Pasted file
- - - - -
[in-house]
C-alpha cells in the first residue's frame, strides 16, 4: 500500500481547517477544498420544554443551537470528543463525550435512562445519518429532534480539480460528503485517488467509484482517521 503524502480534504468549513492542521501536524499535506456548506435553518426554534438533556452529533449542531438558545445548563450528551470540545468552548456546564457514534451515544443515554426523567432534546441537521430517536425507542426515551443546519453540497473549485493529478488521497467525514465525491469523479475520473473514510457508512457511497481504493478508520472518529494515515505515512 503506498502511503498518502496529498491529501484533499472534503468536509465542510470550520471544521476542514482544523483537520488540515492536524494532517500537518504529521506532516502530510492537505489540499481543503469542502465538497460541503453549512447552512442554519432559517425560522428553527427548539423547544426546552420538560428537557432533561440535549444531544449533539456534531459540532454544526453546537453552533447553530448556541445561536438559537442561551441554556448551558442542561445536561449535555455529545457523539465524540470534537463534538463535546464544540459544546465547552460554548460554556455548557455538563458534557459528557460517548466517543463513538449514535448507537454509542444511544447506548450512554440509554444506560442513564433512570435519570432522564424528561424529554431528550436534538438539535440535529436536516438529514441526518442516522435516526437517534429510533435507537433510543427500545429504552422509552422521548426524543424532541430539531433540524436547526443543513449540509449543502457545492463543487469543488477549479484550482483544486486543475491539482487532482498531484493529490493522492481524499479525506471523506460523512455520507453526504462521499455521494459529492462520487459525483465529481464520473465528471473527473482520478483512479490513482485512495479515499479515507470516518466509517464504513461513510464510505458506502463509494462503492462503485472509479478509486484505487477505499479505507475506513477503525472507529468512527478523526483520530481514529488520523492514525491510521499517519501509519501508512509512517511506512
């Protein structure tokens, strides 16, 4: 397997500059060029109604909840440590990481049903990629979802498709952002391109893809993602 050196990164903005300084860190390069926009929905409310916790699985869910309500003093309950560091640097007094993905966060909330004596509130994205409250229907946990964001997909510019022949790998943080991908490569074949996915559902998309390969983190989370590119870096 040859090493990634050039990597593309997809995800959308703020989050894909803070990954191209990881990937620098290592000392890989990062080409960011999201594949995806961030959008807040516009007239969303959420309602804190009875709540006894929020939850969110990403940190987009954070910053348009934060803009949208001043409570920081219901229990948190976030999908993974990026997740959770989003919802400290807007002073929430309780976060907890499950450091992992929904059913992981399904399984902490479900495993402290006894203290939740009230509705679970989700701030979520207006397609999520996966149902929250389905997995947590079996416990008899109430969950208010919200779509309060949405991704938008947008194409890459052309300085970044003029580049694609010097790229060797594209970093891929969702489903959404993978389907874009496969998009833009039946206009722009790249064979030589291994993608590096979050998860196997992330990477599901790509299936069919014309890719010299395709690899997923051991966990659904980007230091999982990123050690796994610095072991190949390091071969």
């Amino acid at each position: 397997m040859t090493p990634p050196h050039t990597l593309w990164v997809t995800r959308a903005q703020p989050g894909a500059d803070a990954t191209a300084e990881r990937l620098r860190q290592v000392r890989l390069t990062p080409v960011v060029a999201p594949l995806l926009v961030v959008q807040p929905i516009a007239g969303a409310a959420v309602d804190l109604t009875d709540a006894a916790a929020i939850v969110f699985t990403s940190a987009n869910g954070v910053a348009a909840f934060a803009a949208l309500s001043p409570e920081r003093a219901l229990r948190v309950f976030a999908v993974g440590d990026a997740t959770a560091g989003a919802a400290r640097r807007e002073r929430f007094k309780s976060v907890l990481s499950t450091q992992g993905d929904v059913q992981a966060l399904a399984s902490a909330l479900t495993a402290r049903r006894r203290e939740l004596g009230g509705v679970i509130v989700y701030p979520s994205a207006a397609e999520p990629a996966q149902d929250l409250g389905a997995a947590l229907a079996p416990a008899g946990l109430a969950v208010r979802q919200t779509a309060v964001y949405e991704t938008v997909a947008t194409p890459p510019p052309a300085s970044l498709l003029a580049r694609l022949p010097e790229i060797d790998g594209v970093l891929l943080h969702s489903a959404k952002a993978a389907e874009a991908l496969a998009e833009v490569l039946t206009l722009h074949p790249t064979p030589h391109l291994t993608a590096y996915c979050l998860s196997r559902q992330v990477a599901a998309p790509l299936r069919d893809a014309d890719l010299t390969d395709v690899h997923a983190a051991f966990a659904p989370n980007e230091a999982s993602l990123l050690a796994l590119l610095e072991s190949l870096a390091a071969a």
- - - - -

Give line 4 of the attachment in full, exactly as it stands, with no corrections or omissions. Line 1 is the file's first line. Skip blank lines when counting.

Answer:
């Amino acid at each position: 397997m040859t090493p990634p050196h050039t990597l593309w990164v997809t995800r959308a903005q703020p989050g894909a500059d803070a990954t191209a300084e990881r990937l620098r860190q290592v000392r890989l390069t990062p080409v960011v060029a999201p594949l995806l926009v961030v959008q807040p929905i516009a007239g969303a409310a959420v309602d804190l109604t009875d709540a006894a916790a929020i939850v969110f699985t990403s940190a987009n869910g954070v910053a348009a909840f934060a803009a949208l309500s001043p409570e920081r003093a219901l229990r948190v309950f976030a999908v993974g440590d990026a997740t959770a560091g989003a919802a400290r640097r807007e002073r929430f007094k309780s976060v907890l990481s499950t450091q992992g993905d929904v059913q992981a966060l399904a399984s902490a909330l479900t495993a402290r049903r006894r203290e939740l004596g009230g509705v679970i509130v989700y701030p979520s994205a207006a397609e999520p990629a996966q149902d929250l409250g389905a997995a947590l229907a079996p416990a008899g946990l109430a969950v208010r979802q919200t779509a309060v964001y949405e991704t938008v997909a947008t194409p890459p510019p052309a300085s970044l498709l003029a580049r694609l022949p010097e790229i060797d790998g594209v970093l891929l943080h969702s489903a959404k952002a993978a389907e874009a991908l496969a998009e833009v490569l039946t206009l722009h074949p790249t064979p030589h391109l291994t993608a590096y996915c979050l998860s196997r559902q992330v990477a599901a998309p790509l299936r069919d893809a014309d890719l010299t390969d395709v690899h997923a983190a051991f966990a659904p989370n980007e230091a999982s993602l990123l050690a796994l590119l610095e072991s190949l870096a390091a071969a």